Today, pre-cut or fresh-cut salad greens are the dominant force in foodservice, produce suppliers agree. Pre-cut greens range from chopped romaine hearts to custom salad mixes with global influences. Robert Schueller of Melissa's World Variety Produce, says there are at least 16 different packaged salad mixes available to foodservice, with spring mix the most-requested blend.
Spring mix, also known as mesclun, is a combo of eight to 16 young salad greens and usually includes several lettuces (such as red leaf and lollo rossa), frisee, arugula and mustard greens. The product can also contain red romaine, radicchio, mizuna, tatsoi, oak leaf lettuce, rainbow chard and baby spinach. "Spring Mix is defined seasonally and can be customized to an operator's specifications," Schueller explains.
Asian mix has made significant gains in foodservice, he claims. Standards in the blend include baby spinach, mizuna, red mustard, tatsoi and pak choi (aka bok choy). These are slightly more exotic greens with a bolder flavor profile.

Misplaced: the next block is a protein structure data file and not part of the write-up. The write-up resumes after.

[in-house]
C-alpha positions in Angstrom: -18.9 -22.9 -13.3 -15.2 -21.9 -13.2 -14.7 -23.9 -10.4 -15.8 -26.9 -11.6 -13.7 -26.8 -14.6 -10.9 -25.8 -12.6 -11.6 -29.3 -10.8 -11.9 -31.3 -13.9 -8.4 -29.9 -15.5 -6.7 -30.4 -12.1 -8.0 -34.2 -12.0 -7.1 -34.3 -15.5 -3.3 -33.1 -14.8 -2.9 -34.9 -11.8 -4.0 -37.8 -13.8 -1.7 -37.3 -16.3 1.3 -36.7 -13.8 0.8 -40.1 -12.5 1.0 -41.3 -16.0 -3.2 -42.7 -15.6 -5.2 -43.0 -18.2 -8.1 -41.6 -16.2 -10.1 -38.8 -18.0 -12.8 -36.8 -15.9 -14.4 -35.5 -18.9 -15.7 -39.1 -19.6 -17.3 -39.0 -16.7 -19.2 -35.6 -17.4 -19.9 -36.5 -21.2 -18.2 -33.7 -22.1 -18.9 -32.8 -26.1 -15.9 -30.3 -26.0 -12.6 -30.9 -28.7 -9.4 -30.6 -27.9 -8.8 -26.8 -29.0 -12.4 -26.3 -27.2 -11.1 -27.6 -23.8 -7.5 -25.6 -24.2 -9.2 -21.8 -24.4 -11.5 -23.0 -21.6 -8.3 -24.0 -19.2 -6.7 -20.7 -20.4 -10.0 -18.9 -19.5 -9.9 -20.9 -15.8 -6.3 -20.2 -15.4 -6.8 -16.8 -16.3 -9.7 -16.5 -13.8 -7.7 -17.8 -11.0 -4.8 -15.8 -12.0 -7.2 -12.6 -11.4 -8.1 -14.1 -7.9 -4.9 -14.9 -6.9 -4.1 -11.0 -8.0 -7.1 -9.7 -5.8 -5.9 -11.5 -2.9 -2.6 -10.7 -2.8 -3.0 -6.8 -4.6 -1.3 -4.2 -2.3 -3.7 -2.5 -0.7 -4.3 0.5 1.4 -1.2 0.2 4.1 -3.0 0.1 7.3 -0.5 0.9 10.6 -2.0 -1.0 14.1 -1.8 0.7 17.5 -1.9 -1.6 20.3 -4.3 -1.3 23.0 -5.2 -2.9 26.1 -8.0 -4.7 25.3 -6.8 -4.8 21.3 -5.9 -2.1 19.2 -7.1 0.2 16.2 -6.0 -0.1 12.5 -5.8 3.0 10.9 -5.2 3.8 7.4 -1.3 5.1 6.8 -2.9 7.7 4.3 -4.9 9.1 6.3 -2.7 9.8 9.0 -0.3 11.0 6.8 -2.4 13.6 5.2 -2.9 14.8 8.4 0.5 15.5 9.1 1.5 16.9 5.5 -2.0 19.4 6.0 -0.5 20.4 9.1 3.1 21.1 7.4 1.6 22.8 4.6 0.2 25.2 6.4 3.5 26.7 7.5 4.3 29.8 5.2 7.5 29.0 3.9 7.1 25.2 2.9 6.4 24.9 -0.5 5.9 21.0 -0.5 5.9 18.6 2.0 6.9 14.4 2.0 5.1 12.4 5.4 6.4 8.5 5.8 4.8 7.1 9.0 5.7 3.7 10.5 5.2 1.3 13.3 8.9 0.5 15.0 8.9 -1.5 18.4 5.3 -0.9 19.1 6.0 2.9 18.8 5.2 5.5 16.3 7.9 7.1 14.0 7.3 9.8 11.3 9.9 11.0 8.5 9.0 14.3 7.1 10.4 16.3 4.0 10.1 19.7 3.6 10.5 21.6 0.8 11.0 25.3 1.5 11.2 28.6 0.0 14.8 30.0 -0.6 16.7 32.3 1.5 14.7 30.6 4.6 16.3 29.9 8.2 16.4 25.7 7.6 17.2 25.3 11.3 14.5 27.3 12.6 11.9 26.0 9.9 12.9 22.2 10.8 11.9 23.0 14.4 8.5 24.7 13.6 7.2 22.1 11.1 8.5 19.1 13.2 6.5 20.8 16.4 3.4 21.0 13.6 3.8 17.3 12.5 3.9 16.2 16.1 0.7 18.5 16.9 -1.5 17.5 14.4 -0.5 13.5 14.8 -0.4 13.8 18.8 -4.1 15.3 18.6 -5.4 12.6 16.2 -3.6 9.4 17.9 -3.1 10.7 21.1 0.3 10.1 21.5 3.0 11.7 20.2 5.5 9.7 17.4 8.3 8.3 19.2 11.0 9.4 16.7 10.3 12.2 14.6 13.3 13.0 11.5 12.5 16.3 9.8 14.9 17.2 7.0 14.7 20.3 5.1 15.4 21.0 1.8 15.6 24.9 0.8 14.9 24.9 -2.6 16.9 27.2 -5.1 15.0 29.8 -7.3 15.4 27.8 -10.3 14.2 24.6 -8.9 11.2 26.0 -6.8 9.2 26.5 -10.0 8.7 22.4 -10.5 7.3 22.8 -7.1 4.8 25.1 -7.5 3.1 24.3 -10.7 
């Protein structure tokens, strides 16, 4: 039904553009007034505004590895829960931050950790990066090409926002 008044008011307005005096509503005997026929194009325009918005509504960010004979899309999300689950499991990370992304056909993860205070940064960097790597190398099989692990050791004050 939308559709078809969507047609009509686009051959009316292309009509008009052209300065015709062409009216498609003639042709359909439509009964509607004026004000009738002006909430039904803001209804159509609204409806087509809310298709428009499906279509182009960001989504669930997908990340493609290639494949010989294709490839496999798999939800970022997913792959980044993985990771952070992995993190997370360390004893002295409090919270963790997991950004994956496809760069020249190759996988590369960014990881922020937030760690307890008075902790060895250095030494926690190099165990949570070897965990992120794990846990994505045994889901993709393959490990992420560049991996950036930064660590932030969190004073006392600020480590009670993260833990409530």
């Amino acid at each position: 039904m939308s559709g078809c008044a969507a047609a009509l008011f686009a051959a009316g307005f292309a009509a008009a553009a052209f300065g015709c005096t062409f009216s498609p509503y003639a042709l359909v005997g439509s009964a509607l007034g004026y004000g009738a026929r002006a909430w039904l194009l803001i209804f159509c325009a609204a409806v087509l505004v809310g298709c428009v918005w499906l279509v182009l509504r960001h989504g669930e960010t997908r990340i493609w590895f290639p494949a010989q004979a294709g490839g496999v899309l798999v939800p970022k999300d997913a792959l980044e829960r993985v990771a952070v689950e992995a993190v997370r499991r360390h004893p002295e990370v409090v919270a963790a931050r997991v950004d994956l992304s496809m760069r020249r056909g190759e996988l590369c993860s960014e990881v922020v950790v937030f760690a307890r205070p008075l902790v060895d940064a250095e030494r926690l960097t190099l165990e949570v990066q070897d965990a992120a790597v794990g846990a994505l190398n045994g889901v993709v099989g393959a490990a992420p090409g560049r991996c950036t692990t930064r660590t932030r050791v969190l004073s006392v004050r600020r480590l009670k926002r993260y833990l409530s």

Neapolitan mix has a Mediterranean slant, combining at least five varieties of greens and a maximum of 11. Included are kale, red cabbage, rainbow chard, spinach, arugula, bull's blood beet tops and baby pea shoots. The more common Italian Salad is a simple duet of romaine lettuce and radicchio.
Mache is a tender salad green with narrow, dark green leaves and a tangy taste. It also goes by the names "corn salad," "field salad" and "lamb's lettuce." Mache is one of the newest darlings of fine-dining chefs; it's often combined with crisper greens like frisee, red romaine, radicchio and baby lettuces for textural contrast.
Design-your-own mix: Earthbound Farm, growers and packagers of organic and conventional salad mixes, reports that a number of its restaurant customers combine several products to create a signature salad blend. "Spring mix has almost become a commodity," says Tonya Antle, VP of organic sales. "But you can blend it with herb salad, mache, arugula or other baby greens and make your own creation. Or you can add spring mix to chopped romaine or iceberg."